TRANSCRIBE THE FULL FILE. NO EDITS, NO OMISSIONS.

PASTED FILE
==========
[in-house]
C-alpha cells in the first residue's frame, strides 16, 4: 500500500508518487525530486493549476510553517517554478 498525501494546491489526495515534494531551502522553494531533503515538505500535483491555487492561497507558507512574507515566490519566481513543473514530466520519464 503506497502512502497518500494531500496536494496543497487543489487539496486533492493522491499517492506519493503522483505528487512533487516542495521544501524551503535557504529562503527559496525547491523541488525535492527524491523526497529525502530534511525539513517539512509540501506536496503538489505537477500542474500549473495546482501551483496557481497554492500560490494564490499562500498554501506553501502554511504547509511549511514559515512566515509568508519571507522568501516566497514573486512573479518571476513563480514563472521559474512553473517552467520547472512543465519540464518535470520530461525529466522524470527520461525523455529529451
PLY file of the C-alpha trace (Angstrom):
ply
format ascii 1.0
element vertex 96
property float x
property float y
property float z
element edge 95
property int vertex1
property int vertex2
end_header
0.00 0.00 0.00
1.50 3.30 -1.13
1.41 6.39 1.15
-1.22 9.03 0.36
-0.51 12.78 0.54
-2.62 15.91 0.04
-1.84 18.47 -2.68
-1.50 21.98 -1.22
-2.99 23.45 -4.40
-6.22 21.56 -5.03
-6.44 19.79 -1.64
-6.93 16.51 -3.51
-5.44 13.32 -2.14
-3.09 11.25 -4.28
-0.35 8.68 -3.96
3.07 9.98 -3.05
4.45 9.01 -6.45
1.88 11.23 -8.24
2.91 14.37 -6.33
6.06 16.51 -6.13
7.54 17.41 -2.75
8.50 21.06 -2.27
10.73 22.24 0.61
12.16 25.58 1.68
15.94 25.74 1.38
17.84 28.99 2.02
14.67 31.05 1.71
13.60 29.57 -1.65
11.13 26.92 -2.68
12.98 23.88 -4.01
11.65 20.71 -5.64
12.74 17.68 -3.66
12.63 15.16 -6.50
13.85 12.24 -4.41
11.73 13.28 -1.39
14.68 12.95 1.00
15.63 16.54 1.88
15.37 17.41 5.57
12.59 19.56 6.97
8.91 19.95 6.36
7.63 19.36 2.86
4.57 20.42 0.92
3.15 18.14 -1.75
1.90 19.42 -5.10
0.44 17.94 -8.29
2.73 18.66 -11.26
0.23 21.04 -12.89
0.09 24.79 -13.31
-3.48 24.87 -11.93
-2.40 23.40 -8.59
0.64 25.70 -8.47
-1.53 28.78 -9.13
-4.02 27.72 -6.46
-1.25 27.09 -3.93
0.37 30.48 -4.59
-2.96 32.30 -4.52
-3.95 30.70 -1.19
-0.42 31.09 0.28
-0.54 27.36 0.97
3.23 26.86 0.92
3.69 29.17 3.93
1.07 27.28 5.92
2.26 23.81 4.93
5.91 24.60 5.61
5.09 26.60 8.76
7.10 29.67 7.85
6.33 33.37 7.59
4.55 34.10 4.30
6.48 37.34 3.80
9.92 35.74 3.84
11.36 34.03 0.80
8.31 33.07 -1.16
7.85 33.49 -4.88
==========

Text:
[in-house]
C-alpha cells in the first residue's frame, strides 16, 4: 500500500508518487525530486493549476510553517517554478 498525501494546491489526495515534494531551502522553494531533503515538505500535483491555487492561497507558507512574507515566490519566481513543473514530466520519464 503506497502512502497518500494531500496536494496543497487543489487539496486533492493522491499517492506519493503522483505528487512533487516542495521544501524551503535557504529562503527559496525547491523541488525535492527524491523526497529525502530534511525539513517539512509540501506536496503538489505537477500542474500549473495546482501551483496557481497554492500560490494564490499562500498554501506553501502554511504547509511549511514559515512566515509568508519571507522568501516566497514573486512573479518571476513563480514563472521559474512553473517552467520547472512543465519540464518535470520530461525529466522524470527520461525523455529529451
PLY file of the C-alpha trace (Angstrom):
ply
format ascii 1.0
element vertex 96
property float x
property float y
property float z
element edge 95
property int vertex1
property int vertex2
end_header
0.00 0.00 0.00
1.50 3.30 -1.13
1.41 6.39 1.15
-1.22 9.03 0.36
-0.51 12.78 0.54
-2.62 15.91 0.04
-1.84 18.47 -2.68
-1.50 21.98 -1.22
-2.99 23.45 -4.40
-6.22 21.56 -5.03
-6.44 19.79 -1.64
-6.93 16.51 -3.51
-5.44 13.32 -2.14
-3.09 11.25 -4.28
-0.35 8.68 -3.96
3.07 9.98 -3.05
4.45 9.01 -6.45
1.88 11.23 -8.24
2.91 14.37 -6.33
6.06 16.51 -6.13
7.54 17.41 -2.75
8.50 21.06 -2.27
10.73 22.24 0.61
12.16 25.58 1.68
15.94 25.74 1.38
17.84 28.99 2.02
14.67 31.05 1.71
13.60 29.57 -1.65
11.13 26.92 -2.68
12.98 23.88 -4.01
11.65 20.71 -5.64
12.74 17.68 -3.66
12.63 15.16 -6.50
13.85 12.24 -4.41
11.73 13.28 -1.39
14.68 12.95 1.00
15.63 16.54 1.88
15.37 17.41 5.57
12.59 19.56 6.97
8.91 19.95 6.36
7.63 19.36 2.86
4.57 20.42 0.92
3.15 18.14 -1.75
1.90 19.42 -5.10
0.44 17.94 -8.29
2.73 18.66 -11.26
0.23 21.04 -12.89
0.09 24.79 -13.31
-3.48 24.87 -11.93
-2.40 23.40 -8.59
0.64 25.70 -8.47
-1.53 28.78 -9.13
-4.02 27.72 -6.46
-1.25 27.09 -3.93
0.37 30.48 -4.59
-2.96 32.30 -4.52
-3.95 30.70 -1.19
-0.42 31.09 0.28
-0.54 27.36 0.97
3.23 26.86 0.92
3.69 29.17 3.93
1.07 27.28 5.92
2.26 23.81 4.93
5.91 24.60 5.61
5.09 26.60 8.76
7.10 29.67 7.85
6.33 33.37 7.59
4.55 34.10 4.30
6.48 37.34 3.80
9.92 35.74 3.84
11.36 34.03 0.80
8.31 33.07 -1.16
7.85 33.49 -4.88